Security Alert: Oracle Micros POS Breach

P2PE vs E2EE

Oracle Micros Data Breach Summary

Hacked: Oracle Micros POS Division

Hacker: Carbanak Gang (Russian Cyber Crime Syndicate)

Affected Systems: Oracle Micros Support Portal, Oracle Micros systems

Size and Scope: TBD

Immediate Action: Customers should immediately reset passwords for the Oracle Micros Support portal

More Information

Oracle Micros has announced that a data breach, of yet unknown size and scope, has affected their customer portal and some computers and servers within their retail division.  The full scope of the breach is still unknown.  Merchants who have implemented a PCI Validated P2PE solution (and likely any SRED-based encryption solution) need not worry, as a properly implemented PCI P2PE solution does not allow unencrypted data within the POS environment (even if the POS server is hosted in the cloud).

A core requirement for PCI P2PE solutions is that the merchant has no access to the decryption key, and therefore nor does the compromising hacker, making encrypted card data relatively impossible to decrypt.  Major data breaches have not subsided, and all merchants – regardless of size – should consider de-sensitizing and removing their environment from scope by implementing a PCI P2PE security solution to protect their customers’ data.  The PCI Security Standards Council built the P2PE standard for a reason, and it is the best option for any merchant looking to protect their organization and brand.  The full list of PCI P2PE solutions can be found here:

Full Article (Source: Krebs on Security)

A Russian organized cybercrime group known for hacking into banks and retailers appears to have breached hundreds of computer systems at software giant Oracle Corp., KrebsOnSecurity has learned. More alarmingly, the attackers have compromised a customer support portal for companies using Oracle’s MICROS point-of-sale credit card payment systems.

Asked this weekend for comment on rumors of a large data breach potentially affecting customers of its retail division, Oracle acknowledged that it had “detected and addressed malicious code in certain legacy MICROS systems.” It also said that it is asking all MICROS customers to reset their passwords for the MICROS online support portal.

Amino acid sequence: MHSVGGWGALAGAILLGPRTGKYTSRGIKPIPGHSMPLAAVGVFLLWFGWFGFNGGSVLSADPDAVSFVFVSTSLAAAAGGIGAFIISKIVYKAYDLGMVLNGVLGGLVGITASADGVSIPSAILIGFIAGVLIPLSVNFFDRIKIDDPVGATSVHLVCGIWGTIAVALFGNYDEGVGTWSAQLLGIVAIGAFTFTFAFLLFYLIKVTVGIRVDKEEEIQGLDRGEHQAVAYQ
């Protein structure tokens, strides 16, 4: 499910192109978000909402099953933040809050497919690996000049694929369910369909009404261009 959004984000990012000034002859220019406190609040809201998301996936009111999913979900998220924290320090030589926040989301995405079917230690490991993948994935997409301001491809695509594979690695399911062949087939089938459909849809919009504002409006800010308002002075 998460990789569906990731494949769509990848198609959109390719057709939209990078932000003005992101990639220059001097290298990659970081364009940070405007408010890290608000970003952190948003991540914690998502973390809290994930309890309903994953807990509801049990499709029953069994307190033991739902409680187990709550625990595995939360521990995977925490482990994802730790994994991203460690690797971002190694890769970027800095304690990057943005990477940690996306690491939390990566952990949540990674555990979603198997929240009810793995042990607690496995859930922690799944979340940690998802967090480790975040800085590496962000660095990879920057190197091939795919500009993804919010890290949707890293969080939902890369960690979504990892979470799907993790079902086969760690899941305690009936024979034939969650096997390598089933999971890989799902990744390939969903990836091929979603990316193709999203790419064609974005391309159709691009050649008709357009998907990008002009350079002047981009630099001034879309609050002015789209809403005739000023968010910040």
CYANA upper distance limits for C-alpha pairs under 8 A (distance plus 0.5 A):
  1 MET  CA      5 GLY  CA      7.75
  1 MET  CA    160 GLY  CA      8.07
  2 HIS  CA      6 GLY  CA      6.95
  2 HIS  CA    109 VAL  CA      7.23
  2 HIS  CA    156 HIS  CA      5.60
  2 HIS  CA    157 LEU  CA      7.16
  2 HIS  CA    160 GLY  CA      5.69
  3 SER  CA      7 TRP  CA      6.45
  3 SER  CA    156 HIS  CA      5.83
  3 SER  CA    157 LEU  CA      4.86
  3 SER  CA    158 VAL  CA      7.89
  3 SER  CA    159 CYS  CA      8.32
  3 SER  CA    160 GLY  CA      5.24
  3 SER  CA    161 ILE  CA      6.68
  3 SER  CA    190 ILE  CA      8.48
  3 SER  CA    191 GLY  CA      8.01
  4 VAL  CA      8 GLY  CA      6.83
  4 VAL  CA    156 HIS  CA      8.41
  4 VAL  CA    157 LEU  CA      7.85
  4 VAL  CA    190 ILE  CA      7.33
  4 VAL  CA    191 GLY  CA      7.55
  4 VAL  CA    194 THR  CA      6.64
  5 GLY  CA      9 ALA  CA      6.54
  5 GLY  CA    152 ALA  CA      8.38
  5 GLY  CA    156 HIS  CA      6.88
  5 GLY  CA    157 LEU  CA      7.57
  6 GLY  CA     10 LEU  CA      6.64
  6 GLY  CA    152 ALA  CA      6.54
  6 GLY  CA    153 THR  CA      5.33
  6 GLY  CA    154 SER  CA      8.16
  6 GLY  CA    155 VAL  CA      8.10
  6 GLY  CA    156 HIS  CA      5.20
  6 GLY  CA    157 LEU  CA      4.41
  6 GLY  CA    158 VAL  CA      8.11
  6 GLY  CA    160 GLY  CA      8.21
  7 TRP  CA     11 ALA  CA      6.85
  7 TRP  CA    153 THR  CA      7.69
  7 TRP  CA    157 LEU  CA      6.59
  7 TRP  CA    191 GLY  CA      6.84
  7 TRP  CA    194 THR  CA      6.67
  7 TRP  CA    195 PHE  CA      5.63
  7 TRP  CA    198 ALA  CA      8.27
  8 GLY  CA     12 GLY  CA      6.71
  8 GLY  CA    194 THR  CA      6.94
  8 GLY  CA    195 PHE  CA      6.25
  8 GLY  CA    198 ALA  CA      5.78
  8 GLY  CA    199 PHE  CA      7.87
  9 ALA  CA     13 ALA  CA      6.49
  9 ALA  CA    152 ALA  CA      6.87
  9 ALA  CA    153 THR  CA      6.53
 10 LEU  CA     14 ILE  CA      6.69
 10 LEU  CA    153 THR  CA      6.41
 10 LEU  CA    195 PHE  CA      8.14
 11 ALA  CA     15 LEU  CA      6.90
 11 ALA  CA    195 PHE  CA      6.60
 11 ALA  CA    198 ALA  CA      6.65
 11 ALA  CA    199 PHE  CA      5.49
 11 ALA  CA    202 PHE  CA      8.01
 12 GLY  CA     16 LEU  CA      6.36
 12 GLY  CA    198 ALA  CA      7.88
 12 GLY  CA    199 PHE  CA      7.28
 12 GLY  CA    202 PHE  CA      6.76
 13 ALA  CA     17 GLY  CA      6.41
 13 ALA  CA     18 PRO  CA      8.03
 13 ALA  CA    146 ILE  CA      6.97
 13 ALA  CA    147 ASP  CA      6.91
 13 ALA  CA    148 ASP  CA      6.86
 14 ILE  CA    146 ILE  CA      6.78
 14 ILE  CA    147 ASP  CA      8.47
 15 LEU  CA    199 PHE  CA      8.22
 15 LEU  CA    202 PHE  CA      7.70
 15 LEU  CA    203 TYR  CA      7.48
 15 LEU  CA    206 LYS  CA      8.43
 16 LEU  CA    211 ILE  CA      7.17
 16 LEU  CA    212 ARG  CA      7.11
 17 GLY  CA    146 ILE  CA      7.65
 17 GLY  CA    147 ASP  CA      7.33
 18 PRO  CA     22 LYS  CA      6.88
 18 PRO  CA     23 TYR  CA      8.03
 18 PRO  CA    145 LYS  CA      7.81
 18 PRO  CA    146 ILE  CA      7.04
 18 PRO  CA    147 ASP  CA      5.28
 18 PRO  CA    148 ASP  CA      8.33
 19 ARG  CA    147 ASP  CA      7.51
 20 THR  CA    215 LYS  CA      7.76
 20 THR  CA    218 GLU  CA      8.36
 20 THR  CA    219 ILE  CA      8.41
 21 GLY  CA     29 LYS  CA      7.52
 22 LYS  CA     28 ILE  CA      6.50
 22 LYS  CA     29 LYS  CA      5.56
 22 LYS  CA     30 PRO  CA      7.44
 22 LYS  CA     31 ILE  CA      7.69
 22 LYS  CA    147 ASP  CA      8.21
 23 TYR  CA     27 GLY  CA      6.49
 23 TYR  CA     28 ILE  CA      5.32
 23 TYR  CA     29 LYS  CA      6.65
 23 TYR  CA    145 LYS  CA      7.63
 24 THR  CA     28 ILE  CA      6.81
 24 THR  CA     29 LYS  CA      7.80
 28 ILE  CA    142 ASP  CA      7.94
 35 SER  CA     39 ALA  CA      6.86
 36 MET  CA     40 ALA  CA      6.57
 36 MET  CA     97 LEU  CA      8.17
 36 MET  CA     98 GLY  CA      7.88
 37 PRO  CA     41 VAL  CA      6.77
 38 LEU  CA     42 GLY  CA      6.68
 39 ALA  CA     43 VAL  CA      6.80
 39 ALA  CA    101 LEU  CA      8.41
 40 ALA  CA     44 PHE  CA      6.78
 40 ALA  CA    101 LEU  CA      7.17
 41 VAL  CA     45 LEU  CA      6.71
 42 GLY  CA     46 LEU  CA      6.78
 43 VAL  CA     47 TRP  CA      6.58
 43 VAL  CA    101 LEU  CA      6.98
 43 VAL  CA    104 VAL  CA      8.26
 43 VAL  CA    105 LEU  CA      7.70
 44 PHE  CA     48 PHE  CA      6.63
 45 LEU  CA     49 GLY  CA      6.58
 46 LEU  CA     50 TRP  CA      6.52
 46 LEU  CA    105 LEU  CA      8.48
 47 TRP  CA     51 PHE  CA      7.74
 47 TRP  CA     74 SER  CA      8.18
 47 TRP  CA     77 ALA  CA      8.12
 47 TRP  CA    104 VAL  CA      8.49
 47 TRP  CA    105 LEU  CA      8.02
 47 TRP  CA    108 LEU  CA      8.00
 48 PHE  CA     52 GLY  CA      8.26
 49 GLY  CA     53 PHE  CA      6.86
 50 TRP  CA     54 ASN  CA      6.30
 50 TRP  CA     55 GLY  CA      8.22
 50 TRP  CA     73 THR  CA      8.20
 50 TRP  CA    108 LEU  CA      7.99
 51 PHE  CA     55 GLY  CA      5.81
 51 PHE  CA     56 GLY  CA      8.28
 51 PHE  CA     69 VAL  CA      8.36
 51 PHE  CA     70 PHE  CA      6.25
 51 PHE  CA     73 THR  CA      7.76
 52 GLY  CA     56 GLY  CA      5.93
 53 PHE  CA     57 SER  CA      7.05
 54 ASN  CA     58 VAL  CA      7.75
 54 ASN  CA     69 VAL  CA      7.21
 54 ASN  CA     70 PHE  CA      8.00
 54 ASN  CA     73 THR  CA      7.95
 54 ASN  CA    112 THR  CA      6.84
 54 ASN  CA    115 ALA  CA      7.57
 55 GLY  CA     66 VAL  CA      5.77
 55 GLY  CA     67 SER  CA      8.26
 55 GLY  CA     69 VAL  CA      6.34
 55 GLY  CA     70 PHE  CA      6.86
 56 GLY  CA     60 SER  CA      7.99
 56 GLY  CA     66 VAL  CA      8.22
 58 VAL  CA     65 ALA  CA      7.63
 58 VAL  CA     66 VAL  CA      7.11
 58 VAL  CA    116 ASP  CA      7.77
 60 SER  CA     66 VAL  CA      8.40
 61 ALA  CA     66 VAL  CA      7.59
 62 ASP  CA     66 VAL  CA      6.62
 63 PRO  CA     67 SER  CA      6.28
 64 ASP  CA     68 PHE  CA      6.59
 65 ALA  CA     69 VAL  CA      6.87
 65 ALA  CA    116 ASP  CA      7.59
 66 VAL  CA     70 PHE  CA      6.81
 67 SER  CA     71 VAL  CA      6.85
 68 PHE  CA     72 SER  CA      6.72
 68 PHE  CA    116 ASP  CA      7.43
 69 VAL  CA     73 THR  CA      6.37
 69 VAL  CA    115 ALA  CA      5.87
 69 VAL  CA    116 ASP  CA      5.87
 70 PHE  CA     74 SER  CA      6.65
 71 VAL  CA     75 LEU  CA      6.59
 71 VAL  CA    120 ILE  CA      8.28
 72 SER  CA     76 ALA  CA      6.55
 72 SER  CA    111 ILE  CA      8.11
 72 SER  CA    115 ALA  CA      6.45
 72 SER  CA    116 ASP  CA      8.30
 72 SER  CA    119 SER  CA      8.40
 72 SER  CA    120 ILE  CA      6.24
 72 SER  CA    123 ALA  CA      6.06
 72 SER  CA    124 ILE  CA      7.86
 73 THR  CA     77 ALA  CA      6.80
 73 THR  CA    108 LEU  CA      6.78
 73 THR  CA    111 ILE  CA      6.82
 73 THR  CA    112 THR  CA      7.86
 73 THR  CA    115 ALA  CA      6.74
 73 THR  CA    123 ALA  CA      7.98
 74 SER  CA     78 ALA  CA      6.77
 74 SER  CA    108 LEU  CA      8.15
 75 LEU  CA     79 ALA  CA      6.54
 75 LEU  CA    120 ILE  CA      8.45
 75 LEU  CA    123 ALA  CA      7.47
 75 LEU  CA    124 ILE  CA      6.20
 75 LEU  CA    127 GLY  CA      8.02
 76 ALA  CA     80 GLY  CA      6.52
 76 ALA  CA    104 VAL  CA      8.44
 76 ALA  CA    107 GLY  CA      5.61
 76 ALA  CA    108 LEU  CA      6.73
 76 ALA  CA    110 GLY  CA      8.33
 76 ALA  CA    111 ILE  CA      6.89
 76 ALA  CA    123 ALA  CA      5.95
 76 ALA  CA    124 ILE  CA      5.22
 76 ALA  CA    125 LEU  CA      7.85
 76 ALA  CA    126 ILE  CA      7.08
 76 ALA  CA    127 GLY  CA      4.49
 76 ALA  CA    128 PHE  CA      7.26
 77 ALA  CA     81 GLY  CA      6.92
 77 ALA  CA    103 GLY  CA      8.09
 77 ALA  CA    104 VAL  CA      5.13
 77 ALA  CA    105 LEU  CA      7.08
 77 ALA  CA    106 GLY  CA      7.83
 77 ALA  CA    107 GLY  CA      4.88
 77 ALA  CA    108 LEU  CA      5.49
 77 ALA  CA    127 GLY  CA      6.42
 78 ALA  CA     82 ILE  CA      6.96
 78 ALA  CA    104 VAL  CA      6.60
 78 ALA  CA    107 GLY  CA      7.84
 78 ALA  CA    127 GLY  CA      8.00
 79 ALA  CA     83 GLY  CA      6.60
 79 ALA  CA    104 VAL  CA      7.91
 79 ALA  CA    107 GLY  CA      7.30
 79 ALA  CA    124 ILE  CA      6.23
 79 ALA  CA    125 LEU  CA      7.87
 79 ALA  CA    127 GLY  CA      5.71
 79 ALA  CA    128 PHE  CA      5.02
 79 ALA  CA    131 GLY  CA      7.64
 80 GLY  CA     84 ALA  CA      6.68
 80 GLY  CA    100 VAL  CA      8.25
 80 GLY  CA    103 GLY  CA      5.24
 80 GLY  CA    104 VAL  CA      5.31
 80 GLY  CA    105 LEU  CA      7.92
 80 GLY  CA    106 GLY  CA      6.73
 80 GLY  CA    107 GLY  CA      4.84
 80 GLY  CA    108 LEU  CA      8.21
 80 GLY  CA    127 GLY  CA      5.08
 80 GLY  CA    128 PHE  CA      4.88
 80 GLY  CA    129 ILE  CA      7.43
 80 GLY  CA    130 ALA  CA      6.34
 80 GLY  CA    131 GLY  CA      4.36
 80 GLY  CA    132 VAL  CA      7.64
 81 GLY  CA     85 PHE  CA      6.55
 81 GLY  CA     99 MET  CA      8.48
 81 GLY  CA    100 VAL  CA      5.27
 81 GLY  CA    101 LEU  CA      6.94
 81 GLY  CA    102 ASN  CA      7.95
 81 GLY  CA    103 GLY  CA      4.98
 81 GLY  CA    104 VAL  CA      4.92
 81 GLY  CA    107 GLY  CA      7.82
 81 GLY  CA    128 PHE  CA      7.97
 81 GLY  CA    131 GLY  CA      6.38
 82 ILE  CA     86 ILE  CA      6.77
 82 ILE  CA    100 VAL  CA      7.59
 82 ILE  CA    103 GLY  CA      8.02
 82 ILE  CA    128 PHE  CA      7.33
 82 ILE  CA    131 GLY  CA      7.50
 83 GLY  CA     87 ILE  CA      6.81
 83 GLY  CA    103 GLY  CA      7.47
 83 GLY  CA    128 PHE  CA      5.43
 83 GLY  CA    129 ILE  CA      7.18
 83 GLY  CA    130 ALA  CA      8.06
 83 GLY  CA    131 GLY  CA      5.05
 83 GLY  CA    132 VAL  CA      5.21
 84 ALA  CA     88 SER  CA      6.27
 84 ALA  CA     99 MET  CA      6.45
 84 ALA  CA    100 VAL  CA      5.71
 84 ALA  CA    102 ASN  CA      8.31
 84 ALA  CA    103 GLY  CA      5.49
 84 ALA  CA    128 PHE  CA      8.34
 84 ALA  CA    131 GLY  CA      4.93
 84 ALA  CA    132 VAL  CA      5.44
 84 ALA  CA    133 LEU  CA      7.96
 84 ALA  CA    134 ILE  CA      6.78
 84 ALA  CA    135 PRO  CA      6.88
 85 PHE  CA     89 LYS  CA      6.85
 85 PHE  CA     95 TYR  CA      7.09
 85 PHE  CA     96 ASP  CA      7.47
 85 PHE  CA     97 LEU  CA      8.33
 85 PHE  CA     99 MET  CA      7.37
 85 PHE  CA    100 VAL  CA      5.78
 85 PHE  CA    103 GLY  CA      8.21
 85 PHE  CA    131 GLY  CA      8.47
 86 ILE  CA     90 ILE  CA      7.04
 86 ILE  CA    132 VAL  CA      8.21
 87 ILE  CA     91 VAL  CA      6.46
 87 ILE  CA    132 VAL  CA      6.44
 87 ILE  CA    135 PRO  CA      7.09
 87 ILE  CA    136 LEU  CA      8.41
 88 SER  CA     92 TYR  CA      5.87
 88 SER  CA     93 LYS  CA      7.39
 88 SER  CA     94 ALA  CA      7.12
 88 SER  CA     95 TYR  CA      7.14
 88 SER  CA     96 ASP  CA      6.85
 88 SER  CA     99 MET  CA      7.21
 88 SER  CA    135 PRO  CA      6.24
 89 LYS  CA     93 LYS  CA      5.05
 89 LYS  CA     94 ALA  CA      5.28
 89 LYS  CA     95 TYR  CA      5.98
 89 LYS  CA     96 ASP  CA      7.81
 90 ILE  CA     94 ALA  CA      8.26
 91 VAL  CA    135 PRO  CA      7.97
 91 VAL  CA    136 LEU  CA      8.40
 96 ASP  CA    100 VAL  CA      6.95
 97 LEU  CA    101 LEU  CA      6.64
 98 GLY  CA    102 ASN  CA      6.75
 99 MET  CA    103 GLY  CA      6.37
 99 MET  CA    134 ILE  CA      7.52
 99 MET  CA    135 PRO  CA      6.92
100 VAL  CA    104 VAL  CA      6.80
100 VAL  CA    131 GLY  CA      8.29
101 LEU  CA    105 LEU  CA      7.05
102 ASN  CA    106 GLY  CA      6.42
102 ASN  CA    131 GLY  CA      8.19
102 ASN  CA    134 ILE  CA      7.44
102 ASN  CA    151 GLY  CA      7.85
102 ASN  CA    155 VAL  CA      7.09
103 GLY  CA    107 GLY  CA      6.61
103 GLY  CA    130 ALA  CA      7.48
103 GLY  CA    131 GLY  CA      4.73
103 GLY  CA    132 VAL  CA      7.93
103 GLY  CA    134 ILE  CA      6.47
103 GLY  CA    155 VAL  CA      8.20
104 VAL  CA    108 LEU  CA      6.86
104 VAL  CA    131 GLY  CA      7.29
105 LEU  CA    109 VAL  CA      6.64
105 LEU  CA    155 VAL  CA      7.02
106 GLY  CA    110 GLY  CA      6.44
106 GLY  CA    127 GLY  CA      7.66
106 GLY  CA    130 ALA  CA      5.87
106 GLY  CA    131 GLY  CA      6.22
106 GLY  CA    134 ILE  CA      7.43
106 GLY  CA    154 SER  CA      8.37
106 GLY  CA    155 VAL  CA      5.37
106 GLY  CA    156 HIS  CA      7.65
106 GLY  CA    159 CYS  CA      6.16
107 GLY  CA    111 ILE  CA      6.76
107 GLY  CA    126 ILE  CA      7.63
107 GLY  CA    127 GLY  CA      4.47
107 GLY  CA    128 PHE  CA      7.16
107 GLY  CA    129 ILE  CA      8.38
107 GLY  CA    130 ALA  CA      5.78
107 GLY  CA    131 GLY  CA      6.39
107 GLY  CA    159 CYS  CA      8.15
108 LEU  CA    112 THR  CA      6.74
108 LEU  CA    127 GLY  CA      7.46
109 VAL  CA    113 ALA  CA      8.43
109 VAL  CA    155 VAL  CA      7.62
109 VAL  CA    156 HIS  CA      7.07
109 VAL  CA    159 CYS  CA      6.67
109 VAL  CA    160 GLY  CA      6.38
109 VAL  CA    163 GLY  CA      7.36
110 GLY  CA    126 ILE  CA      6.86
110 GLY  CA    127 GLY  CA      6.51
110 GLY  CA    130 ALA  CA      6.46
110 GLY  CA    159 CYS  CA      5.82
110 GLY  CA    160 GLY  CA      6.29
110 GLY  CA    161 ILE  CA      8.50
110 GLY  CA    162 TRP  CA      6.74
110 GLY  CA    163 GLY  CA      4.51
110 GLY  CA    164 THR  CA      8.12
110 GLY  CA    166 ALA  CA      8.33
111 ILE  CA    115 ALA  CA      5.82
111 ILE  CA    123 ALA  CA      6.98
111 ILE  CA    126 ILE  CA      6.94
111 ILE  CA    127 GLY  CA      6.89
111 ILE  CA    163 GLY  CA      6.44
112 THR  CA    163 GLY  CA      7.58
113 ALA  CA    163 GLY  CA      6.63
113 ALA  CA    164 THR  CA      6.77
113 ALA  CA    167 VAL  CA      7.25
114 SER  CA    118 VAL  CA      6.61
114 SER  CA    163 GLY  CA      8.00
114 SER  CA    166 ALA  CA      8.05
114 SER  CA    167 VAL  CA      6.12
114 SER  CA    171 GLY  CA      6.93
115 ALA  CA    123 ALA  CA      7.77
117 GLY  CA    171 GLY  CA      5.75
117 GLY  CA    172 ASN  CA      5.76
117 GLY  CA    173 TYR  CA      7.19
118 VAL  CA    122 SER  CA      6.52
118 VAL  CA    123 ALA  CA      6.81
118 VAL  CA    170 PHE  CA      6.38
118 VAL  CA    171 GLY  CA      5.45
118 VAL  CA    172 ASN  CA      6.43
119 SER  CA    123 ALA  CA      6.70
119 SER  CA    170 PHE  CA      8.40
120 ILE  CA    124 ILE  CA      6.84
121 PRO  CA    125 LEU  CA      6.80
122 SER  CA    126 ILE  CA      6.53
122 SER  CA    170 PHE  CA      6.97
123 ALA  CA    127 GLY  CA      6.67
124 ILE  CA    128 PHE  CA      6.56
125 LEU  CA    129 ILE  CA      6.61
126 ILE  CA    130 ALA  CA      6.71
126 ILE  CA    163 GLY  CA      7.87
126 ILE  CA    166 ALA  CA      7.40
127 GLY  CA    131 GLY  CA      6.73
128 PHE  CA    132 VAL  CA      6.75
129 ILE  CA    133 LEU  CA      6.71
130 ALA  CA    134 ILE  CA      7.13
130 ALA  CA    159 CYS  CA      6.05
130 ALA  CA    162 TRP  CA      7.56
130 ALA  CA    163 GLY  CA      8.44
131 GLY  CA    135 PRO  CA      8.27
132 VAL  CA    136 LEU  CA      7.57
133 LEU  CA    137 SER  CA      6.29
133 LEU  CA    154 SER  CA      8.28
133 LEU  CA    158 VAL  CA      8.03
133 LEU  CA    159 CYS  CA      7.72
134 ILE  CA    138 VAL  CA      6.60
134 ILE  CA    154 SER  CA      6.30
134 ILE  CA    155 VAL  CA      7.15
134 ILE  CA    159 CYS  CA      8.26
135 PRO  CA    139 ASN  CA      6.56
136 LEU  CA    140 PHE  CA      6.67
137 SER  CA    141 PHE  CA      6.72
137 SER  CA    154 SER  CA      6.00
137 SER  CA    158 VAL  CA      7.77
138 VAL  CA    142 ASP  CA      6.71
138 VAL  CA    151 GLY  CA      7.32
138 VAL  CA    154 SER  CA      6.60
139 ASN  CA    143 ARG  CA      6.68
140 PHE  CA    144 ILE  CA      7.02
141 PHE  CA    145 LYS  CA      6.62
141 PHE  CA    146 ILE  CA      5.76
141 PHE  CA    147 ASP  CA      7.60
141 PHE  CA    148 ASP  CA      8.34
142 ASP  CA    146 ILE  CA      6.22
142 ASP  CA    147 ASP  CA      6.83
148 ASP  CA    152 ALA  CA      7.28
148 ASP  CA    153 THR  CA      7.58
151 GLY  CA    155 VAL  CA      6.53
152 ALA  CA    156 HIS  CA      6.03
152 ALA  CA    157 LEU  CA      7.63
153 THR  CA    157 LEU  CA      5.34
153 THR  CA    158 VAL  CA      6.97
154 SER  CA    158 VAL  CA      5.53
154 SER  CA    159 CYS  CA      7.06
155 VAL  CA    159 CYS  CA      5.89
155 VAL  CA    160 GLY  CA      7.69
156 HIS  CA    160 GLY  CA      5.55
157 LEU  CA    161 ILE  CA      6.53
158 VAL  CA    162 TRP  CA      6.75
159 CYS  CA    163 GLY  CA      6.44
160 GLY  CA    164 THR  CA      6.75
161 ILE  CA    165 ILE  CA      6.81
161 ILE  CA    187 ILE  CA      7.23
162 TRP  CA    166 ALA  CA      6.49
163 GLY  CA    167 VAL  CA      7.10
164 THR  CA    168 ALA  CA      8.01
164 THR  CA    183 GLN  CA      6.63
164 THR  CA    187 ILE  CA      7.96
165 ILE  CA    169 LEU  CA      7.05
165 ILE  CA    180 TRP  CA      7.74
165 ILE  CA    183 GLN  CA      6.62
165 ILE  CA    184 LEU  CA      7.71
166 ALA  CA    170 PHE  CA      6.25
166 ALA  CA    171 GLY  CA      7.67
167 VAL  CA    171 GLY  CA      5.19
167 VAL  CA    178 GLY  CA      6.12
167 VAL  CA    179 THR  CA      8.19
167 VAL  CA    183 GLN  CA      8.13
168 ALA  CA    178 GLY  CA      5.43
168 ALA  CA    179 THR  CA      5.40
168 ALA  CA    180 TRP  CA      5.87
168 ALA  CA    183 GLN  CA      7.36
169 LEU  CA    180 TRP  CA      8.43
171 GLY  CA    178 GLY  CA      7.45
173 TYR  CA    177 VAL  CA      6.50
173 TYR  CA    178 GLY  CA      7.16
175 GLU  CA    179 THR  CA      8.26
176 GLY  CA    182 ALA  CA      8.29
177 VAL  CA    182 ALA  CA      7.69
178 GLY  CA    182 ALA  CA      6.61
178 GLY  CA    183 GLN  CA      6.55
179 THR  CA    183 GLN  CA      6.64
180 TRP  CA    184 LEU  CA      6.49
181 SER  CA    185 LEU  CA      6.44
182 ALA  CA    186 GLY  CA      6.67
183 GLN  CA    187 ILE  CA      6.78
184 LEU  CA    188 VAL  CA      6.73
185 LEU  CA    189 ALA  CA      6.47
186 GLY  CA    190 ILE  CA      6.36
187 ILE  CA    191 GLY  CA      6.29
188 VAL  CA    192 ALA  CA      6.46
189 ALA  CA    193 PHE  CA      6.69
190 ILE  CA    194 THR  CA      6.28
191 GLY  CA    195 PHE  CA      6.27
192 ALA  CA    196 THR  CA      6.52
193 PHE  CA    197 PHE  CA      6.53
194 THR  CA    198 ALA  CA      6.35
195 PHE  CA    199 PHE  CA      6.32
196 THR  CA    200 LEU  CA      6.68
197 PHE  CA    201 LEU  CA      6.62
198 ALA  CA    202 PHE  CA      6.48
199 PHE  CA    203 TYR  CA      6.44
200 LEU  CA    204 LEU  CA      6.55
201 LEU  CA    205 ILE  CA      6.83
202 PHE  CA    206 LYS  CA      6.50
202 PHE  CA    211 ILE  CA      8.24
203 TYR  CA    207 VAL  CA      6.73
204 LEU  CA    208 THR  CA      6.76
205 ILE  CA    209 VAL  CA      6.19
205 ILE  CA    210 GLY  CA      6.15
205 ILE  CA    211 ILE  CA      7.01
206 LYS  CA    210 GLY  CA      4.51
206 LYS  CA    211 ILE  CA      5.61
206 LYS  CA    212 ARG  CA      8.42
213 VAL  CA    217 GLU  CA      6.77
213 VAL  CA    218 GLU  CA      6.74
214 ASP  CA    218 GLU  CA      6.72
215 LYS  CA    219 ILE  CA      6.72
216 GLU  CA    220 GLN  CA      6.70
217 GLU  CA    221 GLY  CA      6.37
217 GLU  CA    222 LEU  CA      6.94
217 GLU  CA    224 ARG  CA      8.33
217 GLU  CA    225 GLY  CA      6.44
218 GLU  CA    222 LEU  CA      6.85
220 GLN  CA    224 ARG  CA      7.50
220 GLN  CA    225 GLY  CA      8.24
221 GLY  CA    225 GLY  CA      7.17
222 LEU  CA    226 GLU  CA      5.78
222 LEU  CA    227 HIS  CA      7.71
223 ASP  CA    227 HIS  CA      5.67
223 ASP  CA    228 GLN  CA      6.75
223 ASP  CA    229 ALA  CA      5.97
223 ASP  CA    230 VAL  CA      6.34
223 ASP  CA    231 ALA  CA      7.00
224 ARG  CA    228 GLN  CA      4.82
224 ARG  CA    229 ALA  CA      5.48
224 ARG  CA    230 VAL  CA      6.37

MICROS is among the top three point-of-sale vendors globally. Oracle’s MICROS division sells point-of-sale systems used at more than 330,000 cash registers worldwide. When Oracle bought MICROS in 2014, the company said MICROS’s systems were deployed at some 200,000+ food and beverage outlets, 100,000+ retail sites, and more than 30,000 hotels.

The size and scope of the break-in is still being investigated, and it remains unclear when the attackers first gained access to Oracle’s systems. Sources close to the investigation say Oracle first considered the breach to be limited to a small number of computers and servers at the company’s retail division. That source said that soon after Oracle pushed new security tools to systems in the affected network investigators realized the intrusion impacted more than 700 infected systems.

KrebsOnSecurity first began investigating this incident on July 25, 2016 after receiving an email from an Oracle MICROS customer and reader who reported hearing about a potentially large breach at Oracle’s retail division.

“I do not know to what extent other than they discovered it last week,” said the reader, who agreed to be quoted here in exchange for anonymity. “Out of abundance of caution they informed us and seem to have indicated the incident was isolated to Oracle staff members and not customers like us. In addition, this notice was to serve to customers the reason for any delays in customer support and service as they were refreshing/re-imaging employees’ computers.”

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